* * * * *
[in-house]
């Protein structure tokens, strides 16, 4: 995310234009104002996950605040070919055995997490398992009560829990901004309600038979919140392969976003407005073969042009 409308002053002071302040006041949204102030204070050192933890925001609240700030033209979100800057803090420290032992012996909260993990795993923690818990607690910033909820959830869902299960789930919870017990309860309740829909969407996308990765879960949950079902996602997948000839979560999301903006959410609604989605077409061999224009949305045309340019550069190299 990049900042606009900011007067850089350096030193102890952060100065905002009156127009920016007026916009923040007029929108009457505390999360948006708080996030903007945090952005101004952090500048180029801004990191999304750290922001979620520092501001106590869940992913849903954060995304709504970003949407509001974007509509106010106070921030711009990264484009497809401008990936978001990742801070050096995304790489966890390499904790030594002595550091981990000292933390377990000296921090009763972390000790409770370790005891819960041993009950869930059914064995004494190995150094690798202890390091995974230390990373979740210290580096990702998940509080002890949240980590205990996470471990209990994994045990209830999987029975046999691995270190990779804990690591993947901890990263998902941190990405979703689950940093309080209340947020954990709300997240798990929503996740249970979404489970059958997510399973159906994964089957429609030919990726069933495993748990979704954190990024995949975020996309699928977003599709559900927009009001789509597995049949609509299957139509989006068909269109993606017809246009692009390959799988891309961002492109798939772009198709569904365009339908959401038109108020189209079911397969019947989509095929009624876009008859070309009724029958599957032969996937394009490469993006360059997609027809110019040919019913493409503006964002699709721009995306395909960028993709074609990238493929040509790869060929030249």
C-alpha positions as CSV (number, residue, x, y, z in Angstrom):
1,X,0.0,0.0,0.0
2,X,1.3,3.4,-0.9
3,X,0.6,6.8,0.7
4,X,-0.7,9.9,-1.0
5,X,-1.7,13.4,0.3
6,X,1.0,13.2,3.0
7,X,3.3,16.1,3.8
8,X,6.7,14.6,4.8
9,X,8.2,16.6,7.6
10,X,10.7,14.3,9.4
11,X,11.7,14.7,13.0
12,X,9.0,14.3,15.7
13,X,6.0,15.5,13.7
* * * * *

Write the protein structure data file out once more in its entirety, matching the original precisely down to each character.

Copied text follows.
[in-house]
């Protein structure tokens, strides 16, 4: 995310234009104002996950605040070919055995997490398992009560829990901004309600038979919140392969976003407005073969042009 409308002053002071302040006041949204102030204070050192933890925001609240700030033209979100800057803090420290032992012996909260993990795993923690818990607690910033909820959830869902299960789930919870017990309860309740829909969407996308990765879960949950079902996602997948000839979560999301903006959410609604989605077409061999224009949305045309340019550069190299 990049900042606009900011007067850089350096030193102890952060100065905002009156127009920016007026916009923040007029929108009457505390999360948006708080996030903007945090952005101004952090500048180029801004990191999304750290922001979620520092501001106590869940992913849903954060995304709504970003949407509001974007509509106010106070921030711009990264484009497809401008990936978001990742801070050096995304790489966890390499904790030594002595550091981990000292933390377990000296921090009763972390000790409770370790005891819960041993009950869930059914064995004494190995150094690798202890390091995974230390990373979740210290580096990702998940509080002890949240980590205990996470471990209990994994045990209830999987029975046999691995270190990779804990690591993947901890990263998902941190990405979703689950940093309080209340947020954990709300997240798990929503996740249970979404489970059958997510399973159906994964089957429609030919990726069933495993748990979704954190990024995949975020996309699928977003599709559900927009009001789509597995049949609509299957139509989006068909269109993606017809246009692009390959799988891309961002492109798939772009198709569904365009339908959401038109108020189209079911397969019947989509095929009624876009008859070309009724029958599957032969996937394009490469993006360059997609027809110019040919019913493409503006964002699709721009995306395909960028993709074609990238493929040509790869060929030249």
C-alpha positions as CSV (number, residue, x, y, z in Angstrom):
1,X,0.0,0.0,0.0
2,X,1.3,3.4,-0.9
3,X,0.6,6.8,0.7
4,X,-0.7,9.9,-1.0
5,X,-1.7,13.4,0.3
6,X,1.0,13.2,3.0
7,X,3.3,16.1,3.8
8,X,6.7,14.6,4.8
9,X,8.2,16.6,7.6
10,X,10.7,14.3,9.4
11,X,11.7,14.7,13.0
12,X,9.0,14.3,15.7
13,X,6.0,15.5,13.7